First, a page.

Graduation Year


Document Type




Degree Granting Department


Major Professor

Debra Jacobs, Ph.D.

Committee Member

Gary Olson, Ph.D.

Committee Member

Lynn Worsham, Ph.D.

Committee Member

Joan Kaywell, Ph.D.


rhetoric, teacher-training, disciplinarity, modern language association, national council of teachers of english, conference on college composition and communication


The preparation of new college teachers of composition has been a disciplinary topic of interest as well as an institutional concern since the establishment in the late 1800s of the modern English department. In this project, I offer a critical history of the treatment of the topic of the preparation of teachers of college composition by the three most historically significant organizations to English as a discipline and Composition as a field of study within that discipline: the Modern Language Association, the National Council of Teachers of English, and the Conference on College Composition and Communication. By analyzing the treatment of the topic of the preparation college teachers of composition by the major publications of these three organizations during their formative years, I provide a topic specific history of the marginalization of composition within the discipline and its organizations. This project expands on the work of individuals such as James Berlin, Albert Kitzhaber, Stephen North, Robert Connors, and others who have written on the historical marginalization of composition within the discipline and Academy and offers a more specific interrogation of the position of composition within the discipline and the Academy in general.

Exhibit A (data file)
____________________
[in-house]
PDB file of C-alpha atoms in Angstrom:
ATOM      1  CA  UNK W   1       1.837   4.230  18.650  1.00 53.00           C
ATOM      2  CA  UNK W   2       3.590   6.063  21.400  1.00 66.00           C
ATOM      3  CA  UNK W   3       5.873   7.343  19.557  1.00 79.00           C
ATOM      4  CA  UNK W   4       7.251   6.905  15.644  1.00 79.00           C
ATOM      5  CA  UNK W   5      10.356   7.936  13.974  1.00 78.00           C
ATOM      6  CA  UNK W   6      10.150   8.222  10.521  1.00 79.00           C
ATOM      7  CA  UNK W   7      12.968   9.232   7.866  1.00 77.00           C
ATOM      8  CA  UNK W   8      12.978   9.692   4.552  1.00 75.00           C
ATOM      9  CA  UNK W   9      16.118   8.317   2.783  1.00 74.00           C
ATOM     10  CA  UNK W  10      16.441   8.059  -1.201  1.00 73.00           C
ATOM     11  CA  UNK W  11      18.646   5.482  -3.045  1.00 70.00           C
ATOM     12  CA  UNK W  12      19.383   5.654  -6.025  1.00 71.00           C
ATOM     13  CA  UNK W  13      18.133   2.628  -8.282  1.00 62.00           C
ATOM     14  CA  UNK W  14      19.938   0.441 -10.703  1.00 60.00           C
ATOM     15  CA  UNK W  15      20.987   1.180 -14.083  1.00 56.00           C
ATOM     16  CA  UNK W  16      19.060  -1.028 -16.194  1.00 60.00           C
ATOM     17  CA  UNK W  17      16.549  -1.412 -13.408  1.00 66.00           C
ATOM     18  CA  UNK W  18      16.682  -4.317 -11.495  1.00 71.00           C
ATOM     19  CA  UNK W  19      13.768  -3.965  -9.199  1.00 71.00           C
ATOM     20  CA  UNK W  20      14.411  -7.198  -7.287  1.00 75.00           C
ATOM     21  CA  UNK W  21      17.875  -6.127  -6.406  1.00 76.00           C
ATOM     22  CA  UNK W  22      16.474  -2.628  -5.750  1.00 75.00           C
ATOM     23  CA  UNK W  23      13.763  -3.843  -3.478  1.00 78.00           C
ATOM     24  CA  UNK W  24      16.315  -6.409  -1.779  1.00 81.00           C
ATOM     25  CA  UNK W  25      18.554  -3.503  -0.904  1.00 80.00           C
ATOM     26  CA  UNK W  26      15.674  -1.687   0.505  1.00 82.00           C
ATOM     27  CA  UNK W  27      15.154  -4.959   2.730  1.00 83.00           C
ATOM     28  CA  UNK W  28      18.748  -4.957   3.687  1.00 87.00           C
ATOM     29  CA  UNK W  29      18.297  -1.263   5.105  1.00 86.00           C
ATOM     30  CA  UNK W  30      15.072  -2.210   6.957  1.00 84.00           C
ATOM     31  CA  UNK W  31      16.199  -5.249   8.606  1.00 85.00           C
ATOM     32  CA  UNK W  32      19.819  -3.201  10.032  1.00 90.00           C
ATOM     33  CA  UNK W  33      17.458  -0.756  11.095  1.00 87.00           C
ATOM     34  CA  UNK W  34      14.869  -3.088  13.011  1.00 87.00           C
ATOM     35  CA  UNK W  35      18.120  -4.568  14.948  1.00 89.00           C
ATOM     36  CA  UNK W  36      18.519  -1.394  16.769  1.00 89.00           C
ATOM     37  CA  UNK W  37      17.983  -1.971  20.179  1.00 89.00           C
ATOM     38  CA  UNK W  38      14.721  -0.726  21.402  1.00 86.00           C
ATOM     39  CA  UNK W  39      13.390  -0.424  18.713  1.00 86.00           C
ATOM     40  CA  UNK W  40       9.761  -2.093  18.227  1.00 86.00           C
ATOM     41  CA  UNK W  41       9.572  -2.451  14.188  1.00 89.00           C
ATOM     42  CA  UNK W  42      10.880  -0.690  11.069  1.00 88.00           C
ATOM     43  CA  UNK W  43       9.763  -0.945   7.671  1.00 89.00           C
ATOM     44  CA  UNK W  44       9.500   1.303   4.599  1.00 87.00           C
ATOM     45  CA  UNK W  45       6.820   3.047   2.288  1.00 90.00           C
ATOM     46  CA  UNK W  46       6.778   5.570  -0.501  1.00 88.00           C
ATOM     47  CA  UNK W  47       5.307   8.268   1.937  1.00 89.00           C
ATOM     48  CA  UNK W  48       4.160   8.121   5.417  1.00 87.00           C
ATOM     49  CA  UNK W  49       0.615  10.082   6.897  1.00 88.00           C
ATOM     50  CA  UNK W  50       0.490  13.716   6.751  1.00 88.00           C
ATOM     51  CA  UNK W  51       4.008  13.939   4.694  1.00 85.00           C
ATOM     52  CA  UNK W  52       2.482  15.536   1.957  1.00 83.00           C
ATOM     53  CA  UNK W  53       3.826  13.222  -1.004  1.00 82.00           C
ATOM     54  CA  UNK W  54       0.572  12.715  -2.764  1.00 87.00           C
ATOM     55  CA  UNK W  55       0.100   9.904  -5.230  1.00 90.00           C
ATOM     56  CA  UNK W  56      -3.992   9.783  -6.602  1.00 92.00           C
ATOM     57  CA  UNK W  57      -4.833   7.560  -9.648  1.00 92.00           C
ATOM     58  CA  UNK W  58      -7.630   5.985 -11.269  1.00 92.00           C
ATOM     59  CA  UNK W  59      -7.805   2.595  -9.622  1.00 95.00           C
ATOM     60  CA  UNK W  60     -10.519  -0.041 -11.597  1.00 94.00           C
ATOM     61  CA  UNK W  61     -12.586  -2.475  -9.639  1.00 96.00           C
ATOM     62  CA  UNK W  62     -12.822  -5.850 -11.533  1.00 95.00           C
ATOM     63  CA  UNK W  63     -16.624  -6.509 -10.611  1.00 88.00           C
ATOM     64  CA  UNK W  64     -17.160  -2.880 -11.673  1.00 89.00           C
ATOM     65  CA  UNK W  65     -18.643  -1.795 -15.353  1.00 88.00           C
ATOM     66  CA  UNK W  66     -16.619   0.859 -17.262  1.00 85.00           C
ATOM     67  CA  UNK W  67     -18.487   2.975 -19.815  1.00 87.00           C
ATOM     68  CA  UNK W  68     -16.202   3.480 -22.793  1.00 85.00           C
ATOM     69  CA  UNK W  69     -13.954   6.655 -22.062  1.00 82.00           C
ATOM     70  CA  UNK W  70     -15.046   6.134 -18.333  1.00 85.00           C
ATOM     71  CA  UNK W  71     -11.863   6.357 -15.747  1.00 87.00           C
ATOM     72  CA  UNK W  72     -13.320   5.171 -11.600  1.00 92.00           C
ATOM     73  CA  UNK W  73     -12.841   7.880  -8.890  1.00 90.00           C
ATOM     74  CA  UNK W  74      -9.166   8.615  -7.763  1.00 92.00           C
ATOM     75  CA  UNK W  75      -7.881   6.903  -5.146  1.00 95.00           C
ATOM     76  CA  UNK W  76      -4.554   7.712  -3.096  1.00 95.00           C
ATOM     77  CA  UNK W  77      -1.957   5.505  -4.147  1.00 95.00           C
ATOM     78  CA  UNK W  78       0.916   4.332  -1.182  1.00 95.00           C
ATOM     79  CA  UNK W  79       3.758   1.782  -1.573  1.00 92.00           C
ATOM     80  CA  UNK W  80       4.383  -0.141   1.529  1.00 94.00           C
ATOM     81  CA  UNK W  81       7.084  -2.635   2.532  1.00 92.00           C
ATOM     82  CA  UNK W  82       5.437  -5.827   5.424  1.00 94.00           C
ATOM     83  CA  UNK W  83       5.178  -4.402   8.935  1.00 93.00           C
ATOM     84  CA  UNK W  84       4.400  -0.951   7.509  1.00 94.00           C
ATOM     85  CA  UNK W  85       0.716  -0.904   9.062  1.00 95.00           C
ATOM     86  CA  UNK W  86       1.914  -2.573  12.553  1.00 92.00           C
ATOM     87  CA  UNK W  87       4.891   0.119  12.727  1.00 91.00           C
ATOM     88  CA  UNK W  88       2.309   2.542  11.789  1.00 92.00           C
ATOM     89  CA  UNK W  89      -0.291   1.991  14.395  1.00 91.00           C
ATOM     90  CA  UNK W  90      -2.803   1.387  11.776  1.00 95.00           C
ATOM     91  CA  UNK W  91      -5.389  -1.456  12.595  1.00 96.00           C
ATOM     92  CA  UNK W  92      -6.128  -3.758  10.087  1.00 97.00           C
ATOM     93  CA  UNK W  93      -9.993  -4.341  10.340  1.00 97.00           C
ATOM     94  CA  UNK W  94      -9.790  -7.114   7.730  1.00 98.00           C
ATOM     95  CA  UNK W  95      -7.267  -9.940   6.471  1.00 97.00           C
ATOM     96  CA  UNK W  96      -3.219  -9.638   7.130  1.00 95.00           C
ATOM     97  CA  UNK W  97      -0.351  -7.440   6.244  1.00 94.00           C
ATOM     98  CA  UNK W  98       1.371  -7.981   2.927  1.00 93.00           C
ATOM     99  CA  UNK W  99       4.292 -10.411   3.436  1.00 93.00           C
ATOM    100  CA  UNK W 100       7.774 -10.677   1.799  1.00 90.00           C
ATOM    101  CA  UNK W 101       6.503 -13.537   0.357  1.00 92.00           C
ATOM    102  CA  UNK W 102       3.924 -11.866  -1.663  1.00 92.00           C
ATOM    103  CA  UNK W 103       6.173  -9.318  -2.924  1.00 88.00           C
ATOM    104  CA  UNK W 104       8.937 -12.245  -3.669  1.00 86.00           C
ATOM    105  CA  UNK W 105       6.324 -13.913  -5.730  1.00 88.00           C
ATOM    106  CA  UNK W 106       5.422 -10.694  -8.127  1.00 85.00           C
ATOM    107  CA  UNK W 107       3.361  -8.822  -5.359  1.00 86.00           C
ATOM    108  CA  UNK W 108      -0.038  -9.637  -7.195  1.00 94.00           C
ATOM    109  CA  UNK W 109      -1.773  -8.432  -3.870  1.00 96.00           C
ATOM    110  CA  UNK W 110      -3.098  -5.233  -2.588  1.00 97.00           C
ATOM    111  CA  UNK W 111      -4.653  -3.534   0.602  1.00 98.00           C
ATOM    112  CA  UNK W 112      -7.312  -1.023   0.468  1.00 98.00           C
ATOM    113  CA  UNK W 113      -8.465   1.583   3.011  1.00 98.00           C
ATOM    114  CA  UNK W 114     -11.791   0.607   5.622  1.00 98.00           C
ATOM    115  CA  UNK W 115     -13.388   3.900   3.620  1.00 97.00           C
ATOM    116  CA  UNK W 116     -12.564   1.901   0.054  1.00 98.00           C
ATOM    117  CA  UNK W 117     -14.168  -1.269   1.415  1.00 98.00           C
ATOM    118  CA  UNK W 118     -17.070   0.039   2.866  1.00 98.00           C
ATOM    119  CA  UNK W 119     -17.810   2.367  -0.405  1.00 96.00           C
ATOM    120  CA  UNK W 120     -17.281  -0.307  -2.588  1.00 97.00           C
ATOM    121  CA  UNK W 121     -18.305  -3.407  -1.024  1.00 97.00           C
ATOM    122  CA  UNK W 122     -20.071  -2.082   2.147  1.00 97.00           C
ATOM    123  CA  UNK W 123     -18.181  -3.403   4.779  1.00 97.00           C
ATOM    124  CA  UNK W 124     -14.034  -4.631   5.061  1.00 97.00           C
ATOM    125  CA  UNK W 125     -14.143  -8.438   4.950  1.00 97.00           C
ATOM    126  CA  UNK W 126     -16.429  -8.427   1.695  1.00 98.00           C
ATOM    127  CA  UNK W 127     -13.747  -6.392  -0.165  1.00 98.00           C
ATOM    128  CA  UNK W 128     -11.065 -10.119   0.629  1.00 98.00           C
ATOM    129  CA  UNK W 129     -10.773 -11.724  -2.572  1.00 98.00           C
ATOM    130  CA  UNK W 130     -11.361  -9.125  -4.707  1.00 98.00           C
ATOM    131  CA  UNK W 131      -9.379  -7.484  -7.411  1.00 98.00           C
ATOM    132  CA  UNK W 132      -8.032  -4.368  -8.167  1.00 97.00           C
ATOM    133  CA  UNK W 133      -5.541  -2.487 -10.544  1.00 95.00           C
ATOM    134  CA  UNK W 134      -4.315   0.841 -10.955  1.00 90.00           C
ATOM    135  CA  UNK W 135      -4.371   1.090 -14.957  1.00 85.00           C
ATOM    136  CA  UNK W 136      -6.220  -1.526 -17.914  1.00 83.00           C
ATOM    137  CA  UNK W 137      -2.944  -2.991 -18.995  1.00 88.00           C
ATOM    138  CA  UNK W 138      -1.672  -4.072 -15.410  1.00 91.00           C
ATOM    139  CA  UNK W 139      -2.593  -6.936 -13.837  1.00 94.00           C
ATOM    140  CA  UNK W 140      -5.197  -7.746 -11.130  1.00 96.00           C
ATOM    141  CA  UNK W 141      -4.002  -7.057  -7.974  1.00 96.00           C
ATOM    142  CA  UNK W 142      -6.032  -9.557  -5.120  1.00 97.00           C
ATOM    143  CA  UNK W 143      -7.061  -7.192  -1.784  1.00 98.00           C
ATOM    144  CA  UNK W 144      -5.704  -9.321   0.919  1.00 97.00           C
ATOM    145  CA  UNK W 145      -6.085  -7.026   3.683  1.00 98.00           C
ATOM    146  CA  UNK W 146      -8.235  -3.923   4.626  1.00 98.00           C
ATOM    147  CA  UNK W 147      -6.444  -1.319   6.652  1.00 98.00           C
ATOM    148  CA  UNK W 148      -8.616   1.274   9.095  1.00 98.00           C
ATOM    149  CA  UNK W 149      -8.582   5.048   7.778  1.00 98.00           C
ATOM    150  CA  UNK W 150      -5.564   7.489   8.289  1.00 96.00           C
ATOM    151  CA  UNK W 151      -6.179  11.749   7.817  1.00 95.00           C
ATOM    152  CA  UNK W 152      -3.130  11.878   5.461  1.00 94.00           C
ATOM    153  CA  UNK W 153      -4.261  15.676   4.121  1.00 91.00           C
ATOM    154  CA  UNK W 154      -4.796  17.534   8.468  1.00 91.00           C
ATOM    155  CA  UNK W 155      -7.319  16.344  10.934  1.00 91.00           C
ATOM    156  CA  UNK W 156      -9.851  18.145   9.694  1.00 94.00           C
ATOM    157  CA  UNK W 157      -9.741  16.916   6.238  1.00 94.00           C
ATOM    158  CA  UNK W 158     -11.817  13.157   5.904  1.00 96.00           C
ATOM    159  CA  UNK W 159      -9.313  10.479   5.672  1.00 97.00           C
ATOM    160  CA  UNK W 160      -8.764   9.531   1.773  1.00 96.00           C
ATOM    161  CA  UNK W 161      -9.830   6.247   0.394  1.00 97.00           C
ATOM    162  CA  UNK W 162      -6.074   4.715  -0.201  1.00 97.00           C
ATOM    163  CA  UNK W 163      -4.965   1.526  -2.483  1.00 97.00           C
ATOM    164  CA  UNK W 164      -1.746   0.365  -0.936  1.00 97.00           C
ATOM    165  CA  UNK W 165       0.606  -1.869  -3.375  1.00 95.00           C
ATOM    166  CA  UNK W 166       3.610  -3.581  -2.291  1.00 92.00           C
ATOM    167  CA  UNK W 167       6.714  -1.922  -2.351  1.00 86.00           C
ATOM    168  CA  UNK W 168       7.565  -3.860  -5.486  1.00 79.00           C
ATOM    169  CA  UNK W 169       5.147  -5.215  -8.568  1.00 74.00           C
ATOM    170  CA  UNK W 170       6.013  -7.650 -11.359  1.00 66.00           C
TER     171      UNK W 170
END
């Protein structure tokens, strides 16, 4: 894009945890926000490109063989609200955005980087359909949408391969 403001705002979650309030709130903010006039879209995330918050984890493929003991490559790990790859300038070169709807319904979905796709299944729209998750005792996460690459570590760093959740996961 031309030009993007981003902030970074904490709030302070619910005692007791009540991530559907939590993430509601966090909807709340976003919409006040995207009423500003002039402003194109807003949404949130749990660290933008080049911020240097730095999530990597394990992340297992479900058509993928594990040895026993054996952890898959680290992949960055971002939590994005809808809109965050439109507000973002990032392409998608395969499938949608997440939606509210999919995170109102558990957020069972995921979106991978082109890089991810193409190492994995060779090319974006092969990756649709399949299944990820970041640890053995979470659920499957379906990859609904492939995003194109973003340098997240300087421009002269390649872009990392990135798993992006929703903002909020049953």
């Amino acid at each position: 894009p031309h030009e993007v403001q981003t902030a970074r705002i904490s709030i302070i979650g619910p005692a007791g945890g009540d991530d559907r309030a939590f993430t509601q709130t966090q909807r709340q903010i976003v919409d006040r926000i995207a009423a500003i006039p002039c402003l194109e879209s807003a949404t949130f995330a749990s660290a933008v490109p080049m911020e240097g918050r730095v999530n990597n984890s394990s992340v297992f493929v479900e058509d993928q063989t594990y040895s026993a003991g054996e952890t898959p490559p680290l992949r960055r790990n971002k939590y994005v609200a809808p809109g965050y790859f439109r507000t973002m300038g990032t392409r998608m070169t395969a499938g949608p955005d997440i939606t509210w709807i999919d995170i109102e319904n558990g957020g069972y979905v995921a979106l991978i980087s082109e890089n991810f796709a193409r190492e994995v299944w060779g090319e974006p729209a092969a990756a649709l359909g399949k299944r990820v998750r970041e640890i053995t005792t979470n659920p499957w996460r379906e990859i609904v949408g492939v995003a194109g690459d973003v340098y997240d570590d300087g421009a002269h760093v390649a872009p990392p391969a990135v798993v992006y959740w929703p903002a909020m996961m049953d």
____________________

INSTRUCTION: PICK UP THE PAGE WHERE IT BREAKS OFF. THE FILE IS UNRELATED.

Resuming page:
In my work, I argue that the contemporaneous founding of the modern English department and the Modern Language Association allowed for the institutionalized relegation to a low status of composition and teachers of composition. That institutionalized low status eventually led to the marginalization, fractionalization, and specialization of a group of composition scholars who believed teaching to be a central concern for the discipline, as well as to the development of NCTE and CCCC. I further argue that a similar fractionalization and specialization within these smaller groups has left intact the institutionalized notions of status that led to their formation in the first place. I conclude by suggesting that in order to raise the status of composition in the discipline and the Academy, it is necessary to address the sources of marginalization directly as opposed to fractionalizing and specializing in reaction to it.